Download full text
Download full text
ERIC Number: ED029300
Record Type: RIE
Publication Date: 1968-Dec
Reference Count: 0
Controlled Writing: A Transformational Approach.
TESOL Quarterly, v2 n4 p253-61 Dec 1968
Basic to composition skill is control of sentence structure and accuracy in mechanics. Although it is often said that a student should not write what he has not first heard and practiced orally, it might equally well be said that he should not be expected to write grammatical patterns that he has not read, inasmuch as there is a difference in the structures used in speech and writing. One approach to developing control over patterns in writing is through transformational grammar, because it provides (1) a systematic method of constructing sentences; (2) a device for identifying faulty constructions; and (3) an understanding of how structures which seem similar on the surface may be quite different structures with quite different meanings ("Grading papers/crying babies can be a nuisance"). Studies conducted in the combining of simple statements into more complex sentences show that the more mature and skillful the writer, the more he uses transforms, particularly nominal-producing transforms. The author suggests having students first express their ideas in short simple sentences to develop a feeling for the essential elements of a sentence. They may then move on to combining by coordination or subordination with an adverb clause, passive forms, relative and noun clauses, and verbals. An exercise in combining sentence patterns concludes the paper. (AMM)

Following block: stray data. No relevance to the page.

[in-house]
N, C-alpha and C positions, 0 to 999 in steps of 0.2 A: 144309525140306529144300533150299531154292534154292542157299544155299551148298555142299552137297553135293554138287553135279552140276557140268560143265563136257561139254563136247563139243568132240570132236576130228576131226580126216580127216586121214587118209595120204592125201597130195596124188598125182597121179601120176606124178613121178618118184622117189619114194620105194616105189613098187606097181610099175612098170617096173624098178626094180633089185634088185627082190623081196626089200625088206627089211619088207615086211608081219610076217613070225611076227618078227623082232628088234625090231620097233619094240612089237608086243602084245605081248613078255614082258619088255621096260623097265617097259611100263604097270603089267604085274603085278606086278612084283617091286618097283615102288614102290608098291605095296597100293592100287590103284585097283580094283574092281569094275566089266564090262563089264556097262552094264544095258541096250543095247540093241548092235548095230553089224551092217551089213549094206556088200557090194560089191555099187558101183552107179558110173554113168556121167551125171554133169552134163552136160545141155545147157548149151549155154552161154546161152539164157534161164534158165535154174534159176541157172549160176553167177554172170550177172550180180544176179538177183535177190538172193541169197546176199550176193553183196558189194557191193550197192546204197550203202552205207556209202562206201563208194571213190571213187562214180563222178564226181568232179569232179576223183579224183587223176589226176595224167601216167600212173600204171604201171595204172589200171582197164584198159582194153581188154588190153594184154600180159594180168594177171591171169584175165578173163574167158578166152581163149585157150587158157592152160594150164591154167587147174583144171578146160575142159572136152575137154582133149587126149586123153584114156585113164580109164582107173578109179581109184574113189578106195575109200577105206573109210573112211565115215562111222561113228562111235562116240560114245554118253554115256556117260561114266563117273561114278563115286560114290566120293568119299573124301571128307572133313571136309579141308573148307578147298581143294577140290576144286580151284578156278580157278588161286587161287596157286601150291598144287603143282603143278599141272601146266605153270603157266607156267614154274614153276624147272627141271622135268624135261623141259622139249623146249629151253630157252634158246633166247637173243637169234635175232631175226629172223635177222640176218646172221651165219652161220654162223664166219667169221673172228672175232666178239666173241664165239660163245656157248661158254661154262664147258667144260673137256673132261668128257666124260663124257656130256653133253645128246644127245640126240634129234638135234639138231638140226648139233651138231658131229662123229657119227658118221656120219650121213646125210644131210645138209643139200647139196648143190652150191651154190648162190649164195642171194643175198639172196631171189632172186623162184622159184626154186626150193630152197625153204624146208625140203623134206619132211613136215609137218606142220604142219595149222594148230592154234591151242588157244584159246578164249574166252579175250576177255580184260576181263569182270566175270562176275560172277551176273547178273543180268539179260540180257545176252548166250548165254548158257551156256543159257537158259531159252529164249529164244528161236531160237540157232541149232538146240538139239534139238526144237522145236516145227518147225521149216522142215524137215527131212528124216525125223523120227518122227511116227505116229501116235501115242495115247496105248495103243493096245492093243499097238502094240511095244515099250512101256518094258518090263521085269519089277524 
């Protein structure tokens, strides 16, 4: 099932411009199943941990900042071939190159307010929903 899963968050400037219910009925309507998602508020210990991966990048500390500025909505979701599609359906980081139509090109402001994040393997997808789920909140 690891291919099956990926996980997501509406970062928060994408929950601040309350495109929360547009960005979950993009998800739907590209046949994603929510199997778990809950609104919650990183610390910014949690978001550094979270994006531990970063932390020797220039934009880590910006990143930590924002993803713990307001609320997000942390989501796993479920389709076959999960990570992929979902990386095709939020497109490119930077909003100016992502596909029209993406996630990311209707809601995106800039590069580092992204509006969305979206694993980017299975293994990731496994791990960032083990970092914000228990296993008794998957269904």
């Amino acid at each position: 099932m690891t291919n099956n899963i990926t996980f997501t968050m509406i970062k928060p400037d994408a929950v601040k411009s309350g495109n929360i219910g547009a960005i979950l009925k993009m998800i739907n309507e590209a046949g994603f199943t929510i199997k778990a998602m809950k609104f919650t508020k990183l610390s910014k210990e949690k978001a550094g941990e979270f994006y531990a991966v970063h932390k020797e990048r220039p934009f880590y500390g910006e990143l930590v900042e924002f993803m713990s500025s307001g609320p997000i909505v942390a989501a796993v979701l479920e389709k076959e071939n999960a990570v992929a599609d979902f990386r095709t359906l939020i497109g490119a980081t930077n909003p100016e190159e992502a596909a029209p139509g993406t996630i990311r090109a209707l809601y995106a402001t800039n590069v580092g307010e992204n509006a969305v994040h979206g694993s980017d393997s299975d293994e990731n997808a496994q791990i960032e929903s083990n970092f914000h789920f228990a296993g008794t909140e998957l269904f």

Descriptors: Deep Structure, English (Second Language), Language Instruction, Sentence Structure, Surface Structure, Teaching Methods, Transformational Generative Grammar, Writing Skills
TESOL, School of Languages and Linguistics, Georgetown University, Washington, D.C. 20007 ($1.50 single copy).
Publication Type: N/A
Education Level: N/A
Authoring Institution: N/A
Note: Paper given at the Second Annual TESOL Convention, San Antonio, Texas, March, 1968.